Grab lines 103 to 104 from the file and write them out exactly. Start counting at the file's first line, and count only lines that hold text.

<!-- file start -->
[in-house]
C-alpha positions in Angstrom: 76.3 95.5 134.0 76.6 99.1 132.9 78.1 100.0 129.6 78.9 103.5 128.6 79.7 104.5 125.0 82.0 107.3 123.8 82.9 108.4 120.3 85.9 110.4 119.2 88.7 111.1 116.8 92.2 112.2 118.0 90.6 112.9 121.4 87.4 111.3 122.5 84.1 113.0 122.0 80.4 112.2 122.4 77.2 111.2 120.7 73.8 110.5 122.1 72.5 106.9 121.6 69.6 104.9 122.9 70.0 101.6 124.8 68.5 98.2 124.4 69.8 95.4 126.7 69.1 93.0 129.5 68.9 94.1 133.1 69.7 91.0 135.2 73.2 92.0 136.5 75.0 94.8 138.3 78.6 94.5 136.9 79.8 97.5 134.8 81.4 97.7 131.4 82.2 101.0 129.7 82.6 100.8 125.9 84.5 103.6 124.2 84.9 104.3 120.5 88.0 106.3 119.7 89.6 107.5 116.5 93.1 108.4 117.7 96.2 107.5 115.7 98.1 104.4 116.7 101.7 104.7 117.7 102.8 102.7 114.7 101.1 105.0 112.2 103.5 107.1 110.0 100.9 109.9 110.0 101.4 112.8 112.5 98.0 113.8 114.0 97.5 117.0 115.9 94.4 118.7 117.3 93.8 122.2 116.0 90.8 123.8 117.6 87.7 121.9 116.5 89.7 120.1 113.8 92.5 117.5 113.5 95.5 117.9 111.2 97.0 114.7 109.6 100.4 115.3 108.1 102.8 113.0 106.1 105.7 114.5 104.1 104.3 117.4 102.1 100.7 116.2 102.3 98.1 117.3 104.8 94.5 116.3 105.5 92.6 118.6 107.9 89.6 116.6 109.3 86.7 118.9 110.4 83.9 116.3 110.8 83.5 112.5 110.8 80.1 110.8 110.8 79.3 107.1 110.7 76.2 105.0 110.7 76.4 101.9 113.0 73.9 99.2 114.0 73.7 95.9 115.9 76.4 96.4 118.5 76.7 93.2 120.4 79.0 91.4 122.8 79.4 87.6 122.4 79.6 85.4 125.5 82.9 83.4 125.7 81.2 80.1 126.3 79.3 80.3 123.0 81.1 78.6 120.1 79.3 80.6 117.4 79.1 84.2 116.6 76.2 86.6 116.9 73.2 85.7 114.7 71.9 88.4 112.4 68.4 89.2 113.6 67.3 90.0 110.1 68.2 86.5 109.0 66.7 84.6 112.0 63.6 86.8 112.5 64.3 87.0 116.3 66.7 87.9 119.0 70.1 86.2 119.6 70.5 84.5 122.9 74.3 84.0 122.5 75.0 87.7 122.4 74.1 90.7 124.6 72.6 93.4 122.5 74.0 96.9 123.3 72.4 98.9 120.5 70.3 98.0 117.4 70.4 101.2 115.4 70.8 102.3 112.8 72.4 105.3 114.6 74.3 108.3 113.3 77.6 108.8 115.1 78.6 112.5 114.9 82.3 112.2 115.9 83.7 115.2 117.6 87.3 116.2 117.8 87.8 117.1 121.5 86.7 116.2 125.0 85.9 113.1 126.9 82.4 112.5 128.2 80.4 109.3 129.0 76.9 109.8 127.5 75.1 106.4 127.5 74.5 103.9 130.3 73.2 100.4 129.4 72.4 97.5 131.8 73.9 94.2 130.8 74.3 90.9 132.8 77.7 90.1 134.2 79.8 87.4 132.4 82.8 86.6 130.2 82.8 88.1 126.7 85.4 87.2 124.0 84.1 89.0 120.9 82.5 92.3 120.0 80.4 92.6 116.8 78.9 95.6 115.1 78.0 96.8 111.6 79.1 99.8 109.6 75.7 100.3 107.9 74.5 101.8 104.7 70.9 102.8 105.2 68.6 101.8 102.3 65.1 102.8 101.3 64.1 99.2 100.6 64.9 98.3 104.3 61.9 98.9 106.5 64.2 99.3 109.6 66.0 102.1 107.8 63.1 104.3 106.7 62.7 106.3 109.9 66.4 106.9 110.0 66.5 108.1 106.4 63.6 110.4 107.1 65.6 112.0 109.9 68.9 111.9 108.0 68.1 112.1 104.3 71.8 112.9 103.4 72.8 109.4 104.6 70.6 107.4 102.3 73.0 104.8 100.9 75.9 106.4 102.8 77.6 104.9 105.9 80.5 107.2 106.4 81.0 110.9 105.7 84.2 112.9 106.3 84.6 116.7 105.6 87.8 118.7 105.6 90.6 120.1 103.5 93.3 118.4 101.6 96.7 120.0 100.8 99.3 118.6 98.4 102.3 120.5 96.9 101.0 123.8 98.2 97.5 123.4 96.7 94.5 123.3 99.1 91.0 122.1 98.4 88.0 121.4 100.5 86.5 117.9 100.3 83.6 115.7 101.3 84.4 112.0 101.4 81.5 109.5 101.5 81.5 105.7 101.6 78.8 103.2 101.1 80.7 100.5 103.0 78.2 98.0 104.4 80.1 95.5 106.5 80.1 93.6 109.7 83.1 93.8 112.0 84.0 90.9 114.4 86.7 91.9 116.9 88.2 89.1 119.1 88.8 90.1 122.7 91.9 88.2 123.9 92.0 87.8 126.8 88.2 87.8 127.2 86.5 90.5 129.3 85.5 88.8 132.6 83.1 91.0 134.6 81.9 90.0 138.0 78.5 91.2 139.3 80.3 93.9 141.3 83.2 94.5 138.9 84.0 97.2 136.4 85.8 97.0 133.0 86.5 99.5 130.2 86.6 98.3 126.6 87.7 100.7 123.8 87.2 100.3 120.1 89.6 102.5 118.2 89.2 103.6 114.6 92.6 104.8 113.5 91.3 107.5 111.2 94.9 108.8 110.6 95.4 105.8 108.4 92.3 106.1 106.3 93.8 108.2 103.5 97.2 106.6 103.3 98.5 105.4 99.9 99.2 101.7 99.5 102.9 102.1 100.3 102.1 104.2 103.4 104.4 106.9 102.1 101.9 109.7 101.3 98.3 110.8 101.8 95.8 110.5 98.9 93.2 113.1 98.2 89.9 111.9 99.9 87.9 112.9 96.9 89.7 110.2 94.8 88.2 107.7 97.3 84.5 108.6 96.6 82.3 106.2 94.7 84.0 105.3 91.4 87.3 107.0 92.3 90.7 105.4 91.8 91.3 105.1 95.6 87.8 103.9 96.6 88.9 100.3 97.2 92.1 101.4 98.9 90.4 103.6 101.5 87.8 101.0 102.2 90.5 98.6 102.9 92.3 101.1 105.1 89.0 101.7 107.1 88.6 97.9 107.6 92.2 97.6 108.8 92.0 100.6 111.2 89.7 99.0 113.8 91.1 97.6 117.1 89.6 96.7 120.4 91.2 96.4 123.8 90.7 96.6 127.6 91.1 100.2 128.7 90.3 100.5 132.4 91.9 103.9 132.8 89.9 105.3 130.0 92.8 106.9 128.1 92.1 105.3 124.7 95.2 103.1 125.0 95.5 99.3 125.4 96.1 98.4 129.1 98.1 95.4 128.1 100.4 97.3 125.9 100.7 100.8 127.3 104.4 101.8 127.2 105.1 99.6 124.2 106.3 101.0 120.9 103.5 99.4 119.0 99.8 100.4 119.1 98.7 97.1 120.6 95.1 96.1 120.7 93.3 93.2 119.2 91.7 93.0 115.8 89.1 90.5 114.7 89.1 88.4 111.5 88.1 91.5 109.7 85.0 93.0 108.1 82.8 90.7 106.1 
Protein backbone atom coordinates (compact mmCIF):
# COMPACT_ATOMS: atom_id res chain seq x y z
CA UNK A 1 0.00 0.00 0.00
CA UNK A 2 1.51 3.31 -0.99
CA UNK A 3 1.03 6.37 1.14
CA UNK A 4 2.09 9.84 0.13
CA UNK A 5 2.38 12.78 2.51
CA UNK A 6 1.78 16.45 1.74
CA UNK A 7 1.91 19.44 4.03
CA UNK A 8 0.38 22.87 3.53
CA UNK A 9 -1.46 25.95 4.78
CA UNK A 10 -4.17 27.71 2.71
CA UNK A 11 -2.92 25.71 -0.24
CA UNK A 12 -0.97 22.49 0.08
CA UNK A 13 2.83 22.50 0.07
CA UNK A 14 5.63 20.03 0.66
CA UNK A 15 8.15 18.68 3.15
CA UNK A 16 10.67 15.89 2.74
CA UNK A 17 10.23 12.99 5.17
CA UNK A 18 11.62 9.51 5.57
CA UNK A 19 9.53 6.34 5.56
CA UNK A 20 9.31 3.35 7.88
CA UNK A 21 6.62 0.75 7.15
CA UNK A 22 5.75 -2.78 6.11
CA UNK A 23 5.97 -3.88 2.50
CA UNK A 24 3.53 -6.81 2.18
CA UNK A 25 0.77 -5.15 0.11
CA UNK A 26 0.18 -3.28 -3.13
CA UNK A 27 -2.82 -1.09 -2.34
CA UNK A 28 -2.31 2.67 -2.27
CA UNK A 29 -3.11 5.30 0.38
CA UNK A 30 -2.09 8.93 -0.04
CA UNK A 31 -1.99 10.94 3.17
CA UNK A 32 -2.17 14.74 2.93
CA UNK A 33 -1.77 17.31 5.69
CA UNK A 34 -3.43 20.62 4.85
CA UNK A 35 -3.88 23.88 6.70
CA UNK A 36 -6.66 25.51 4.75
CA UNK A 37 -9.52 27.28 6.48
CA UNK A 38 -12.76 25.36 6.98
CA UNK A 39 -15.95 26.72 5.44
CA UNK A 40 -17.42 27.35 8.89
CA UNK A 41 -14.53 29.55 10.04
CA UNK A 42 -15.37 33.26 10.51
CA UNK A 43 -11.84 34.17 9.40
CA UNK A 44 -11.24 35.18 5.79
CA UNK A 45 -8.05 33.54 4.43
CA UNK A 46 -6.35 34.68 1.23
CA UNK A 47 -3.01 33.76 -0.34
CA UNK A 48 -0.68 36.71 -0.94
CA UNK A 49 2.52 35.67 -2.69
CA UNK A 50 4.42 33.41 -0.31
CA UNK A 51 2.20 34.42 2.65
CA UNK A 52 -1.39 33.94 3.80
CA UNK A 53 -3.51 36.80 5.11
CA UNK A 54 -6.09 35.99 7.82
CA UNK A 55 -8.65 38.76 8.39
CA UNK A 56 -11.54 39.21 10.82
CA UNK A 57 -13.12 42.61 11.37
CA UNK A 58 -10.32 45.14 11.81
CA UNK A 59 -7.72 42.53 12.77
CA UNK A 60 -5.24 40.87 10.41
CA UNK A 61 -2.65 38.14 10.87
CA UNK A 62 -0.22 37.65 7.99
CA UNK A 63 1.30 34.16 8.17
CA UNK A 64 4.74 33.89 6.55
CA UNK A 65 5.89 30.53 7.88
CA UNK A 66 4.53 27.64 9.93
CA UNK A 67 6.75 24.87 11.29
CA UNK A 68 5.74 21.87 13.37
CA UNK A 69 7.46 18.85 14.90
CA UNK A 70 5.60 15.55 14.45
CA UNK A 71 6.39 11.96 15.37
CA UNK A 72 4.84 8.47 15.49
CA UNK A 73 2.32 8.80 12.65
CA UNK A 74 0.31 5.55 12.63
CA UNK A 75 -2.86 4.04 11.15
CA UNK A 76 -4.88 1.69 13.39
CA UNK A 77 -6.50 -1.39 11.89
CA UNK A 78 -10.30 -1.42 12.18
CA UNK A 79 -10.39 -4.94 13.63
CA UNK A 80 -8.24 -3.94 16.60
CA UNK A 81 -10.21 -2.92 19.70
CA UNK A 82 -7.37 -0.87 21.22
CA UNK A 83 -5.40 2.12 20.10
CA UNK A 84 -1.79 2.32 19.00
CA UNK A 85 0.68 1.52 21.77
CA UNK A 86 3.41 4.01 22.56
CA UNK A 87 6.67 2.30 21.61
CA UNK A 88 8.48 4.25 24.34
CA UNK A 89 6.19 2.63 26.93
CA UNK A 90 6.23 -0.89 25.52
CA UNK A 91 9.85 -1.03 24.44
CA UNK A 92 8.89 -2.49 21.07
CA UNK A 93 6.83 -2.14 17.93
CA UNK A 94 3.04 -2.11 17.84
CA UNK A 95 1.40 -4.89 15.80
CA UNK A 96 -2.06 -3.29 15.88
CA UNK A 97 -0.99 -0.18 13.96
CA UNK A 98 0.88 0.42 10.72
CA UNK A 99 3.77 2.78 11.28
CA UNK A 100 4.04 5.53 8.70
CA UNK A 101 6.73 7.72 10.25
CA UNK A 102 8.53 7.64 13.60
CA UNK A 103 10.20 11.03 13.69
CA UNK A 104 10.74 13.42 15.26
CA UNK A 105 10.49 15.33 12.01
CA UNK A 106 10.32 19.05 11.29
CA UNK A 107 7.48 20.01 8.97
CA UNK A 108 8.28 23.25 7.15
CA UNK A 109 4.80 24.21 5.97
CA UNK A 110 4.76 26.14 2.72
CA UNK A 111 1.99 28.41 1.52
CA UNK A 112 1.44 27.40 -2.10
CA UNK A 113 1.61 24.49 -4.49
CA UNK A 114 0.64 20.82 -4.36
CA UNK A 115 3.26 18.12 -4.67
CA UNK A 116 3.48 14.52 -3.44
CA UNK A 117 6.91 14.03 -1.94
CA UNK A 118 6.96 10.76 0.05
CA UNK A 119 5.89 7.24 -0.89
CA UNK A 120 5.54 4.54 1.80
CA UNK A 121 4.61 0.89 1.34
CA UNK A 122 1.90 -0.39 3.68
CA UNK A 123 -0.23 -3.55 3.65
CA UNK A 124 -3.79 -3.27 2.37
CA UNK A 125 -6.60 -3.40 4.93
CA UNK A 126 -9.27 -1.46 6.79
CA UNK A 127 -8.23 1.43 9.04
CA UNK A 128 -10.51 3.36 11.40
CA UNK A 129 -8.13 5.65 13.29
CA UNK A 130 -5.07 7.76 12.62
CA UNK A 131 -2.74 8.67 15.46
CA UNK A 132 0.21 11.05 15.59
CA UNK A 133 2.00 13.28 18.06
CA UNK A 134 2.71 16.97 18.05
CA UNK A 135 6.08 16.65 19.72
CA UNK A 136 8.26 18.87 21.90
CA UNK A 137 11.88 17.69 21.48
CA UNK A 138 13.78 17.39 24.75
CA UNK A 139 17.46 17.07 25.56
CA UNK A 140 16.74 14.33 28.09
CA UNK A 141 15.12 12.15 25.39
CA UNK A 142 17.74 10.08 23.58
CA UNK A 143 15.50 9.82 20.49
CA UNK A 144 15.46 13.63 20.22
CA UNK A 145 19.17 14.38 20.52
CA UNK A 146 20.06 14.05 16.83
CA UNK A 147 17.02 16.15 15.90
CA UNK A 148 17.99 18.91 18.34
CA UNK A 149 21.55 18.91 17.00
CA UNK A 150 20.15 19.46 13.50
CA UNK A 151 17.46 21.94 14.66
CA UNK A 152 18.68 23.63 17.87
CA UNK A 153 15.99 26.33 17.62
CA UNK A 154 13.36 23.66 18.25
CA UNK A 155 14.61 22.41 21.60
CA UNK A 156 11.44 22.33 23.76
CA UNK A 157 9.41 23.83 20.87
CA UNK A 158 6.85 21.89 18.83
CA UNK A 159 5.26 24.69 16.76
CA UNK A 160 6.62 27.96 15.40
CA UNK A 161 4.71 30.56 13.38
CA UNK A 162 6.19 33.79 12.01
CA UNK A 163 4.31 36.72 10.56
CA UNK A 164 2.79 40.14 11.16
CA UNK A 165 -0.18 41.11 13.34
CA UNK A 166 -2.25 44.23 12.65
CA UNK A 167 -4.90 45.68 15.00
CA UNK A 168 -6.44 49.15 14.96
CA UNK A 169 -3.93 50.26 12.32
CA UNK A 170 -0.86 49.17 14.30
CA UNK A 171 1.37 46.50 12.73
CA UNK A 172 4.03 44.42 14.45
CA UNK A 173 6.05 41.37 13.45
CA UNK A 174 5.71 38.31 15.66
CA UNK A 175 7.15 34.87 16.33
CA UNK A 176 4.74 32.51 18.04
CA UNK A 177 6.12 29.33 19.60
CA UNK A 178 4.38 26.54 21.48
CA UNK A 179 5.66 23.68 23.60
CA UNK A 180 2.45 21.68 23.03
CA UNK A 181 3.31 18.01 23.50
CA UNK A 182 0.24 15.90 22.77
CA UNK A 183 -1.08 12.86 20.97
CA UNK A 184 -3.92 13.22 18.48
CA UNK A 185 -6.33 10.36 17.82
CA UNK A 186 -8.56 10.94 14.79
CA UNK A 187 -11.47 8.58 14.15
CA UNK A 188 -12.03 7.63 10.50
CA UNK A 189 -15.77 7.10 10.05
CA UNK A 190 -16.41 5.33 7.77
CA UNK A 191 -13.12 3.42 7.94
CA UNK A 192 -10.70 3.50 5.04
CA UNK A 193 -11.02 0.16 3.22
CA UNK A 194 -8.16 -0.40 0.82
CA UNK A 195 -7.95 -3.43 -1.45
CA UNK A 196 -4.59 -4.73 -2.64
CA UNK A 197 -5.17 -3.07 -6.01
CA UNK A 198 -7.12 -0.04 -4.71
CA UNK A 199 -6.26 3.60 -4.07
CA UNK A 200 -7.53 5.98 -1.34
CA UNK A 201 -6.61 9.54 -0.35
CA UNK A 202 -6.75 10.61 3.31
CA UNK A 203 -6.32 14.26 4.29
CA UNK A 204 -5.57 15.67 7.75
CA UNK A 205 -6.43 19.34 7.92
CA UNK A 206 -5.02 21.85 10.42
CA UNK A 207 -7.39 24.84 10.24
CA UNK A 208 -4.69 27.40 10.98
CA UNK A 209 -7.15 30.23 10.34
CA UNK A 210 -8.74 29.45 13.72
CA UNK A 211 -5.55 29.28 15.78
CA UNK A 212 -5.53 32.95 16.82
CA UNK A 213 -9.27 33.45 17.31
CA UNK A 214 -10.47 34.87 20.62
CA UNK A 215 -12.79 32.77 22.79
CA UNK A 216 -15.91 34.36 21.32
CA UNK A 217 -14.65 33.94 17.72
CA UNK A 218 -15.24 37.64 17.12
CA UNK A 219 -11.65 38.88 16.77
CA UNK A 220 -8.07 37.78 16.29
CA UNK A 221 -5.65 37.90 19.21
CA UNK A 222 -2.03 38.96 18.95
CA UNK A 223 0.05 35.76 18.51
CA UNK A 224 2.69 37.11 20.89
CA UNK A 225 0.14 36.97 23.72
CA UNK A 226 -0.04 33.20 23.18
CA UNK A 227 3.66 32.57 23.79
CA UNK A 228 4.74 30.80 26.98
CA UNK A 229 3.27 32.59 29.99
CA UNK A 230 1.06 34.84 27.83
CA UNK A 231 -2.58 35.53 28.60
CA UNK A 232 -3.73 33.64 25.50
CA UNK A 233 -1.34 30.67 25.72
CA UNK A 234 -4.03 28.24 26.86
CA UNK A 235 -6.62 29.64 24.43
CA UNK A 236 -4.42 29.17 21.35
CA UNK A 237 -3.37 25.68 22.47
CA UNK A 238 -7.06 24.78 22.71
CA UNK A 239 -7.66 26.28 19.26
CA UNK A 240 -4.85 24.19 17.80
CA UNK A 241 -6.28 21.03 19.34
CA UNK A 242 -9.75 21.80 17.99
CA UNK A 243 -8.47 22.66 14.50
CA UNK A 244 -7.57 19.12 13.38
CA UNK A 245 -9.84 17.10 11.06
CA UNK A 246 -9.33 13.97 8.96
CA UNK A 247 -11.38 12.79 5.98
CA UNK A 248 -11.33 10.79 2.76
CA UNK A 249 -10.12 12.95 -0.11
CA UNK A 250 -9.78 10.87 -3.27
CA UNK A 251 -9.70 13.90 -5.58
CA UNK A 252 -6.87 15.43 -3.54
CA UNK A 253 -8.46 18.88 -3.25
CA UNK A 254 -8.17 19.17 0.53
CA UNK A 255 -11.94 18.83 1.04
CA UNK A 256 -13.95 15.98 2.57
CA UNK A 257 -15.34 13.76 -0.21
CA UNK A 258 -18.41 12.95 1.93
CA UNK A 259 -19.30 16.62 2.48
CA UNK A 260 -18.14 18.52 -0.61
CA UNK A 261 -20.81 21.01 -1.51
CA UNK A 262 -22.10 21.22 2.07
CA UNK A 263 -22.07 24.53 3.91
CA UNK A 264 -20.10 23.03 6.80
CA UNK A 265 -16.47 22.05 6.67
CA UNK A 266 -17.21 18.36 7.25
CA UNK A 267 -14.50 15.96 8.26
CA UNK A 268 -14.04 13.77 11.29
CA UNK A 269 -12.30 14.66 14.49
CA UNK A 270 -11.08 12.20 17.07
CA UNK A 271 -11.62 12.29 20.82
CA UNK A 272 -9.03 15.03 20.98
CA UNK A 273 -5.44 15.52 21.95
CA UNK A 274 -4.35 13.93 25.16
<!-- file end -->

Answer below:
CA UNK A 99 3.77 2.78 11.28
CA UNK A 100 4.04 5.53 8.70